The levees broke, leading to flooding 80 percent of the city. If levees continue to be used, Hurricane Katrina or an equivalent can reoccur. Thus, after each reoccurrence the levees network will have to be rebuilt. This will result to waste of resources and will inconvenience the people by displacing them or even causing deaths (Kapucu et al. 2013).
In addition, the hurricane slayed about 1,500 inhabitants along the U.S. Gulf Coast and caused huge damage, making it the most expensive natural disaster. The continued use of levees will mean people to continue dying as a result of this catastrophe yet it can be avoided by use of a different and a better mechanism to counter this calamity. As Hurricane Katrina established, that the risks of inundation and flooding never can be completely eliminated by protective structures. Substantial dangers of living in flood susceptible to areas were not ever visibly communicated to people before Hurricane Katrina, it stated, and simply the reconstruction of New Orleans and its tempest protection system back to pre-Katrina heights would leave the city susceptible to another flooding catastrophe (Baltimore, 2009). Moreover, the first floor of buildings in flood susceptible parts of the city should be elevated at least to the 100 year flood level, which the report named a “crucial flood insurance standard.” But for deeply populated metropolises like New Orleans, that standard is insufficient, said the report, part of a 5 part study by the conservatories in the event of Katrina (Baltimore, 2009).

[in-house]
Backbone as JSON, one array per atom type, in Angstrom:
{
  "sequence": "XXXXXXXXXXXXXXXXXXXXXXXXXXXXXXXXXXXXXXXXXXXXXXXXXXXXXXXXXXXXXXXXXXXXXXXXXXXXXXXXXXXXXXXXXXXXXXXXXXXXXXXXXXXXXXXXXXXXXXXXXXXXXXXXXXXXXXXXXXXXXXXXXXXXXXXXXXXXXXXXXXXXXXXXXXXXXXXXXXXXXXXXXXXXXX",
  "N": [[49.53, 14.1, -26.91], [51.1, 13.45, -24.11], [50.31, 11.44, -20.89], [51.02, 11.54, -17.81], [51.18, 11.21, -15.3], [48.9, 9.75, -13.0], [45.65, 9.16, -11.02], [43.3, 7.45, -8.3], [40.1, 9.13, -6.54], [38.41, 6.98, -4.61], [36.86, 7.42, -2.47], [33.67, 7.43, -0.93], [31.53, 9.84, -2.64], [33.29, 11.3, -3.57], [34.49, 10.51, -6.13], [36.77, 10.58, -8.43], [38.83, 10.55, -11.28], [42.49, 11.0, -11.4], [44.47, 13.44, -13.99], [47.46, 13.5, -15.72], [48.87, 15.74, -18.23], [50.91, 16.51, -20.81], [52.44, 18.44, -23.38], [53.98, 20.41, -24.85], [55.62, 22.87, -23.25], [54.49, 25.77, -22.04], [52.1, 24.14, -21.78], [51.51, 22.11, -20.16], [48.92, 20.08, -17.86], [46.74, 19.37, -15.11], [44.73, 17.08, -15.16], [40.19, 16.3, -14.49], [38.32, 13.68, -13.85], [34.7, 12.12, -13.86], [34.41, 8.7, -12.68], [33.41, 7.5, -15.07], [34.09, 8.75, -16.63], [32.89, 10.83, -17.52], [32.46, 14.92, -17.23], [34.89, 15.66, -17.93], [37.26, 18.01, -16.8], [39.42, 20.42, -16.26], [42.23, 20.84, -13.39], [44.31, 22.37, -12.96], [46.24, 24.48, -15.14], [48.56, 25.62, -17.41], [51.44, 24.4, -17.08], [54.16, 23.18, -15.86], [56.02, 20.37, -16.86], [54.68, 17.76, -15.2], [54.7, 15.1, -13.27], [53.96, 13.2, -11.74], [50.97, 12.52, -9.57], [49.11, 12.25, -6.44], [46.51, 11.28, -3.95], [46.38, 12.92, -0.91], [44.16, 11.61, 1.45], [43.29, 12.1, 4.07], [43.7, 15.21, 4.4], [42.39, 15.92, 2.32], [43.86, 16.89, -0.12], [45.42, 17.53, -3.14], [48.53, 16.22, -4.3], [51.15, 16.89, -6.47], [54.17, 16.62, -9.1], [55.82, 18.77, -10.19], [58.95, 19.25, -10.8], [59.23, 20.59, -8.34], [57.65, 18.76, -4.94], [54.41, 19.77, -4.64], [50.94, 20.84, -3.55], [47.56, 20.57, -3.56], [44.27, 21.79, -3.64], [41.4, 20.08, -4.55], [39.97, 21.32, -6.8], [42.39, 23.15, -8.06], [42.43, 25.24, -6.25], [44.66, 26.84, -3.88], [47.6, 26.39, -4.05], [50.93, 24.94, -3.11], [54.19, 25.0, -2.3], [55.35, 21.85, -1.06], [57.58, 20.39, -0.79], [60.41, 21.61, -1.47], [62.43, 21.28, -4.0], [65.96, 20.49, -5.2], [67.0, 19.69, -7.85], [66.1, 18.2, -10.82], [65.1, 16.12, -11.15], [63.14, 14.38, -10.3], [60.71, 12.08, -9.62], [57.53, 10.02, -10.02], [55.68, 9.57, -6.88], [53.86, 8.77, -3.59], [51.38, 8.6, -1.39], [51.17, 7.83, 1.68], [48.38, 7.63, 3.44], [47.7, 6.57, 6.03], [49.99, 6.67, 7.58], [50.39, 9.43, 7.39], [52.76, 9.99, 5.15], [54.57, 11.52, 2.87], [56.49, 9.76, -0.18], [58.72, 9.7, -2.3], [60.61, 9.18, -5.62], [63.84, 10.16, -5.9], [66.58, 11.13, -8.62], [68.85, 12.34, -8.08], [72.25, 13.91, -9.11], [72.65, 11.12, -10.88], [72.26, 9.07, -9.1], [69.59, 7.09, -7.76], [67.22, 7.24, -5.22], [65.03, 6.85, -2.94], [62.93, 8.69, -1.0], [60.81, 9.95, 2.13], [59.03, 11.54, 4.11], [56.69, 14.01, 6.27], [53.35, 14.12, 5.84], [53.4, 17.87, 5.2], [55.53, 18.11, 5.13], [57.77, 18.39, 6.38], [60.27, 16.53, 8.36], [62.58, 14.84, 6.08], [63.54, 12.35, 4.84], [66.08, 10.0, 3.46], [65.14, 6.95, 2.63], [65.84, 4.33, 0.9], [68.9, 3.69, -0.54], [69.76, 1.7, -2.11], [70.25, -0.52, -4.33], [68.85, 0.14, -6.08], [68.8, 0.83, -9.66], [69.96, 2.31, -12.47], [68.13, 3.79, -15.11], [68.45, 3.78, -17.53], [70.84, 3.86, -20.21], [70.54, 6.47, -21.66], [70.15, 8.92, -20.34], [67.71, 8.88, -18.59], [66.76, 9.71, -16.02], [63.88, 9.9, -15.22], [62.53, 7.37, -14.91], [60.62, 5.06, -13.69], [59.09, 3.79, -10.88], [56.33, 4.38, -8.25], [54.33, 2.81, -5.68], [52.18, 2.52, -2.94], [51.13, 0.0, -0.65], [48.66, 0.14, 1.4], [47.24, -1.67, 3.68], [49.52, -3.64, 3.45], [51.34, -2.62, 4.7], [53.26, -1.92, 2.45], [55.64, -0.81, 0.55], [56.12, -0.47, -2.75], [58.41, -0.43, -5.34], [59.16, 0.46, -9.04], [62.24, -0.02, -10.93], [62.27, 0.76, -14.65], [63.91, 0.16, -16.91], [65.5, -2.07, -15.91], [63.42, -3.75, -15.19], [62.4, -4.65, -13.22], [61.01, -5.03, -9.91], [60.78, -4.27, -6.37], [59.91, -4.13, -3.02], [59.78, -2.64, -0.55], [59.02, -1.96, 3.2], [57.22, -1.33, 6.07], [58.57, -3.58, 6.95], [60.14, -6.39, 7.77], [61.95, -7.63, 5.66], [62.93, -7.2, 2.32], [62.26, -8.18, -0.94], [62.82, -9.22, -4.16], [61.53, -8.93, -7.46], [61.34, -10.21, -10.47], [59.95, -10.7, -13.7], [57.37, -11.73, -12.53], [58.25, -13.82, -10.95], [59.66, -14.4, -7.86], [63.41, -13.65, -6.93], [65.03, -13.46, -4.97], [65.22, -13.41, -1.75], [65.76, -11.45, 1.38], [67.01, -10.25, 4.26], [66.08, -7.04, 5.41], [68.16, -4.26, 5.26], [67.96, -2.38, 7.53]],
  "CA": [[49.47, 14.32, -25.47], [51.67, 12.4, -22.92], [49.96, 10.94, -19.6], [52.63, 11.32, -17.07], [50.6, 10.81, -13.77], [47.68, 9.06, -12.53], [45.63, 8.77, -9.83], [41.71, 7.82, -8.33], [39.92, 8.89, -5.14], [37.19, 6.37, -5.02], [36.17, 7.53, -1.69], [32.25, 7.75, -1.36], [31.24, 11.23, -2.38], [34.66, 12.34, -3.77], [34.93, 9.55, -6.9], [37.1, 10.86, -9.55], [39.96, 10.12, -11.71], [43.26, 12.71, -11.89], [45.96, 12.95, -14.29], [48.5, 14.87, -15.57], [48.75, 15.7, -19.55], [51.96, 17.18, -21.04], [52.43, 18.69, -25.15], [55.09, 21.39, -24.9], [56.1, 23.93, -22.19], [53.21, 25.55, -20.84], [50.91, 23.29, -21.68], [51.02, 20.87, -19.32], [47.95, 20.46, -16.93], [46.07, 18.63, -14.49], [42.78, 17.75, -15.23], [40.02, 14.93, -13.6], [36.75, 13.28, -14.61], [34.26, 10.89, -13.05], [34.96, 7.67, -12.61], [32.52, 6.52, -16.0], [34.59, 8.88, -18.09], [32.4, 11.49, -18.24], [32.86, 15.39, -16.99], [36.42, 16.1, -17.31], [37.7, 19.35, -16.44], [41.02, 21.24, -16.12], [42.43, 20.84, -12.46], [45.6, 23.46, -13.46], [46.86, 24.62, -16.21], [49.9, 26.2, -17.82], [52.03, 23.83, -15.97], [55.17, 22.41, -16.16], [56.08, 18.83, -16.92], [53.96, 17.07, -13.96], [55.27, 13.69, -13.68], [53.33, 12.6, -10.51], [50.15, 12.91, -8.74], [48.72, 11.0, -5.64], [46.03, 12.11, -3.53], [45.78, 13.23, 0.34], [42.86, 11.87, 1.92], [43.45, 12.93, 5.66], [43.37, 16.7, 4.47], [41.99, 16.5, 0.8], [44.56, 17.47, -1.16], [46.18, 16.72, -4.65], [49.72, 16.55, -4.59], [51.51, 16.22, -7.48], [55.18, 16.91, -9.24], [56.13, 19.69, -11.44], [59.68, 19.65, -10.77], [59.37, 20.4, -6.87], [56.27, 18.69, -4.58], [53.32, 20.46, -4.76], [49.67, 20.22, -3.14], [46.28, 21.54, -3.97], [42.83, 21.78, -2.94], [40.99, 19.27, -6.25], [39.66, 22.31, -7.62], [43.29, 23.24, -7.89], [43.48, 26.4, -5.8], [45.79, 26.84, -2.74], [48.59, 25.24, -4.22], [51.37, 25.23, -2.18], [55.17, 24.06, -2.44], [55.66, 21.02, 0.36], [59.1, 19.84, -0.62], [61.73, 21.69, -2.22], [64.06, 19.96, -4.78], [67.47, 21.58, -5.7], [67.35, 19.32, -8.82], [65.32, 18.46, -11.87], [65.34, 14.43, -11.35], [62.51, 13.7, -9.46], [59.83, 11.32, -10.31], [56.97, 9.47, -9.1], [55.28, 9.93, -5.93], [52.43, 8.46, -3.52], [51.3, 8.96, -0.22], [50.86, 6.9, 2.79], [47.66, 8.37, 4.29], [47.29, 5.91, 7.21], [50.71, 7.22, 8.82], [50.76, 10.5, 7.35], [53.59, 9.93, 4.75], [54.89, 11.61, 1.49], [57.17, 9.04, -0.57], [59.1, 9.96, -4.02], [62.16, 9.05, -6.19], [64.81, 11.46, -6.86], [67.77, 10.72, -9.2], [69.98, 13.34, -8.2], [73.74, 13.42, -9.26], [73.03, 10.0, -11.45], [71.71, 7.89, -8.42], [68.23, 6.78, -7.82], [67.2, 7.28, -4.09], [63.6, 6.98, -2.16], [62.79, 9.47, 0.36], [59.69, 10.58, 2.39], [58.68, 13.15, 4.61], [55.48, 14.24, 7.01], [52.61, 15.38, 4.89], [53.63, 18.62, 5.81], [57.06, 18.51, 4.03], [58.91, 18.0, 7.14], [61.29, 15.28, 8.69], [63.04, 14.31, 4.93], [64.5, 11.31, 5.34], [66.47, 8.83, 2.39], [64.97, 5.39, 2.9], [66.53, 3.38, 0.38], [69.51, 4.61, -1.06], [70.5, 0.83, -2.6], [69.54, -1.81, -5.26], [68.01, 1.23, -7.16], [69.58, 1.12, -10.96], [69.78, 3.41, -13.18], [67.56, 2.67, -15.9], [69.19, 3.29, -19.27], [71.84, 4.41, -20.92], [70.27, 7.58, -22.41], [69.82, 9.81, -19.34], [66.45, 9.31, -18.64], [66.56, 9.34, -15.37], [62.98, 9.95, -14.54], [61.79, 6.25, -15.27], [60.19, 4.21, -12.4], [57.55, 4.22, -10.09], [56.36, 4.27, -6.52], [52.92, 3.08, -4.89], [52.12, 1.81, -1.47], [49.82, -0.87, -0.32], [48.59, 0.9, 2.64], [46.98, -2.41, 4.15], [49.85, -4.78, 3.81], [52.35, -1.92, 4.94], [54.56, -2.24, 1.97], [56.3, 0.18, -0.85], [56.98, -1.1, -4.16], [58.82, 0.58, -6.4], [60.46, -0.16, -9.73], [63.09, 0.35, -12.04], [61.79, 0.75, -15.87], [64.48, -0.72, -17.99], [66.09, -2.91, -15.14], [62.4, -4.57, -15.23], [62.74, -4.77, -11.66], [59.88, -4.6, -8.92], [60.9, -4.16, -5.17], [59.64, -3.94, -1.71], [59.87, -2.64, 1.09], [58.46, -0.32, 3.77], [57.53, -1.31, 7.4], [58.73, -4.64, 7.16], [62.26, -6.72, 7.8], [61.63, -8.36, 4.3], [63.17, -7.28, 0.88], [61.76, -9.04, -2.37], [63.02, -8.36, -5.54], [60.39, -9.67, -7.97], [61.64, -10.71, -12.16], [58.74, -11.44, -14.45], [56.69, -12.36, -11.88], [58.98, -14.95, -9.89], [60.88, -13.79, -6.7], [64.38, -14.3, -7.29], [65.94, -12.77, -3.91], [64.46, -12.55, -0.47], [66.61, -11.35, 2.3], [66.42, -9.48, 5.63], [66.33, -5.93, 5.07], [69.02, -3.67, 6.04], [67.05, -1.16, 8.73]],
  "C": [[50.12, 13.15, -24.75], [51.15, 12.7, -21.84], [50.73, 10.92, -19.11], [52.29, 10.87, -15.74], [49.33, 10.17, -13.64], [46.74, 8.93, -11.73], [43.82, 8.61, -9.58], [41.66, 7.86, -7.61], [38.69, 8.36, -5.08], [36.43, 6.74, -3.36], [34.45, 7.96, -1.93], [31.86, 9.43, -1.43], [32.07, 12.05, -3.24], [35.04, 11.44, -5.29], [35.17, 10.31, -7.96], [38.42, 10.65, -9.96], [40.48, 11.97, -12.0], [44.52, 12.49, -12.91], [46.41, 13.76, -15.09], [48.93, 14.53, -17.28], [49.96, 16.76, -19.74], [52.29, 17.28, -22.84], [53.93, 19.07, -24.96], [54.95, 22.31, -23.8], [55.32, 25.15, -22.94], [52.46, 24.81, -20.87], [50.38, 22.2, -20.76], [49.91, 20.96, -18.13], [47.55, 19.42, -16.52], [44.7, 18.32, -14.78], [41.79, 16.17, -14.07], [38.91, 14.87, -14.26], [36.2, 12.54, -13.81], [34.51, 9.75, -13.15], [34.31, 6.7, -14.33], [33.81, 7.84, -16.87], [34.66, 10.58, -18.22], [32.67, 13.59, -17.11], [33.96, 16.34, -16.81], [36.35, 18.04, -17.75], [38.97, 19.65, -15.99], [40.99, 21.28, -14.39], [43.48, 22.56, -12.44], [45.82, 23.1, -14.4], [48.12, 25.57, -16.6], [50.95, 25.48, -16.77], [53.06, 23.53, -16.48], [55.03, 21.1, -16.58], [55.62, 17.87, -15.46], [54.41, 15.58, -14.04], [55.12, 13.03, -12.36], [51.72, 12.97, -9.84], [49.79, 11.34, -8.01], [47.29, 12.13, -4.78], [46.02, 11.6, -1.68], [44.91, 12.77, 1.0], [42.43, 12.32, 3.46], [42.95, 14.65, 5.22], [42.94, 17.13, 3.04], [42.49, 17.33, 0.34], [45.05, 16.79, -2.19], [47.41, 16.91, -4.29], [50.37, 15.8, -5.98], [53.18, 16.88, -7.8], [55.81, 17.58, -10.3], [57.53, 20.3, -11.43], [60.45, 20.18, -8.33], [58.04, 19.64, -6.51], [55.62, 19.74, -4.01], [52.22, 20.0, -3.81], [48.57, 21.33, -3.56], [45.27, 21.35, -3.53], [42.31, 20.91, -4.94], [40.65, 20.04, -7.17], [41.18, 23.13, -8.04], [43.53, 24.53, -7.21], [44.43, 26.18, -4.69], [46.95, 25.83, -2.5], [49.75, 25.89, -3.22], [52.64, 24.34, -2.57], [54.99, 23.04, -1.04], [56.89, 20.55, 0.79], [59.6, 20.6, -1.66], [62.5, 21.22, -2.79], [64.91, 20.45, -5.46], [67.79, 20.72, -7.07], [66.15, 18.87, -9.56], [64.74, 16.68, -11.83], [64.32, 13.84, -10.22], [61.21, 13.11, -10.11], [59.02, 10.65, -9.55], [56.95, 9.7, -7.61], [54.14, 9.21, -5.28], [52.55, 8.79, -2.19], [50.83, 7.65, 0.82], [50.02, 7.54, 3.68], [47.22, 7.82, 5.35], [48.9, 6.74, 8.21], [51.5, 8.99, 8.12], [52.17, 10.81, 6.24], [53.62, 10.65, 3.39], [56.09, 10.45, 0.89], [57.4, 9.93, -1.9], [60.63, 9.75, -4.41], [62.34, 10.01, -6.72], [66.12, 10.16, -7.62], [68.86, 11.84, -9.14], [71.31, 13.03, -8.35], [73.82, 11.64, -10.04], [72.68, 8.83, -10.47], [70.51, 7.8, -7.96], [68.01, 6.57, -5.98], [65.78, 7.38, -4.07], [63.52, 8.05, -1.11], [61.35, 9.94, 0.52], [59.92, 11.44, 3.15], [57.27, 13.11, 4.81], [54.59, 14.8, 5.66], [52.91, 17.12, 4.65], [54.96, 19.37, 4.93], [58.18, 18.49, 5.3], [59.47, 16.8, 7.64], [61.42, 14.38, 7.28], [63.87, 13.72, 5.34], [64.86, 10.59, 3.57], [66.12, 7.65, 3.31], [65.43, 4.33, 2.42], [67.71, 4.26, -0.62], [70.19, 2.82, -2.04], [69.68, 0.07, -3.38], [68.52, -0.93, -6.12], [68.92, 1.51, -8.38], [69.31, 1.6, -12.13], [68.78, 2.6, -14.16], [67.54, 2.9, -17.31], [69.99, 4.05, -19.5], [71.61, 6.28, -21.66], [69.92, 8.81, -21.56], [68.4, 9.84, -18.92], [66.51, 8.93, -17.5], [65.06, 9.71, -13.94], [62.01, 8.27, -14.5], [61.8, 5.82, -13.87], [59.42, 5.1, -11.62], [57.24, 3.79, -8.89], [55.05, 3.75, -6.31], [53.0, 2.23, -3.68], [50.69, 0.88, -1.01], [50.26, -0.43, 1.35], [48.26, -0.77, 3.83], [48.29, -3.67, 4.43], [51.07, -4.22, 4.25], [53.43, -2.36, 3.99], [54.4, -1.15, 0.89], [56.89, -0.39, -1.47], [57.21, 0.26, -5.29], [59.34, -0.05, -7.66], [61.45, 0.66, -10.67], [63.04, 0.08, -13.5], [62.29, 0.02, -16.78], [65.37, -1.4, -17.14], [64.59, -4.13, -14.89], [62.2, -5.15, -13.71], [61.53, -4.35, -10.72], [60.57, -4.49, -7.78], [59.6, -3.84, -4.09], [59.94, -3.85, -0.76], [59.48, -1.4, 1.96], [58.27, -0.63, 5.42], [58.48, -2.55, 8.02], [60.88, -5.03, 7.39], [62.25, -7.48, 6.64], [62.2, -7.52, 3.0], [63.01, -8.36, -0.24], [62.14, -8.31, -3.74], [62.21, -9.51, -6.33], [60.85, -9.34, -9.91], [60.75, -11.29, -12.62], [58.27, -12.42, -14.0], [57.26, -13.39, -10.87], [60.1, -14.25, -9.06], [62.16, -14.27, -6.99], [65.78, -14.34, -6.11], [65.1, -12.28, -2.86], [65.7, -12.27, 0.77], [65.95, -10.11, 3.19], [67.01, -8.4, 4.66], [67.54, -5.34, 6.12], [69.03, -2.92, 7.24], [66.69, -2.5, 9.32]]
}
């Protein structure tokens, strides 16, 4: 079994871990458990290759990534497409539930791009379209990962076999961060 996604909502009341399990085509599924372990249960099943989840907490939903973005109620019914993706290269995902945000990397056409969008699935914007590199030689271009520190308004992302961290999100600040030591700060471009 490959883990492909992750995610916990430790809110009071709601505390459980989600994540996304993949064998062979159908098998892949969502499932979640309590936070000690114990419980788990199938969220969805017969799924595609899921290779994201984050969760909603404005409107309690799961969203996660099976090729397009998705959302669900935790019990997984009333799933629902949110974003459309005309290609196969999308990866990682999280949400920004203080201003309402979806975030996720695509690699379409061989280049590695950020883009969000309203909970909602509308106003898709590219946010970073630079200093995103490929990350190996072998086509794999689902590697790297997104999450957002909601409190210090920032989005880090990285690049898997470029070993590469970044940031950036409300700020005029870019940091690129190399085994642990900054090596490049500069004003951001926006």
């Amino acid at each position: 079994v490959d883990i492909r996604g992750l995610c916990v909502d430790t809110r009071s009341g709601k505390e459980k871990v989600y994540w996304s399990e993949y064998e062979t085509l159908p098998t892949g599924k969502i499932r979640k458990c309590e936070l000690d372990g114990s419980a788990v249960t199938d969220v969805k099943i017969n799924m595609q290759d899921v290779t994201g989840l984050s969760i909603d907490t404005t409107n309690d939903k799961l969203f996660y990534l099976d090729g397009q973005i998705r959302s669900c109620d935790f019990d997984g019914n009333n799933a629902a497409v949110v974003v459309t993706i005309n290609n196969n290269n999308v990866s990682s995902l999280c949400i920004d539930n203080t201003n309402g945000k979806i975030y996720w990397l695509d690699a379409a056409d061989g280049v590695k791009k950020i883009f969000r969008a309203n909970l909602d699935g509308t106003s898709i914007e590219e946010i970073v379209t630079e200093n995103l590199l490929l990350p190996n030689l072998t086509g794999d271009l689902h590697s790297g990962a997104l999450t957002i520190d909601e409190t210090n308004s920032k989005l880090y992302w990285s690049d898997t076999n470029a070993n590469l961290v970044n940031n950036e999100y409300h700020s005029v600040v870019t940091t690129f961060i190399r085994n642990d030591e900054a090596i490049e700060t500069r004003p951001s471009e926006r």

Furthermore, the 100 year standard essentially specifies protection based on the supposed worst damage of the foulest flood in the last 100 years. It regulates insurance tariffs for the National Flood Insurance Program controlled by the federal government.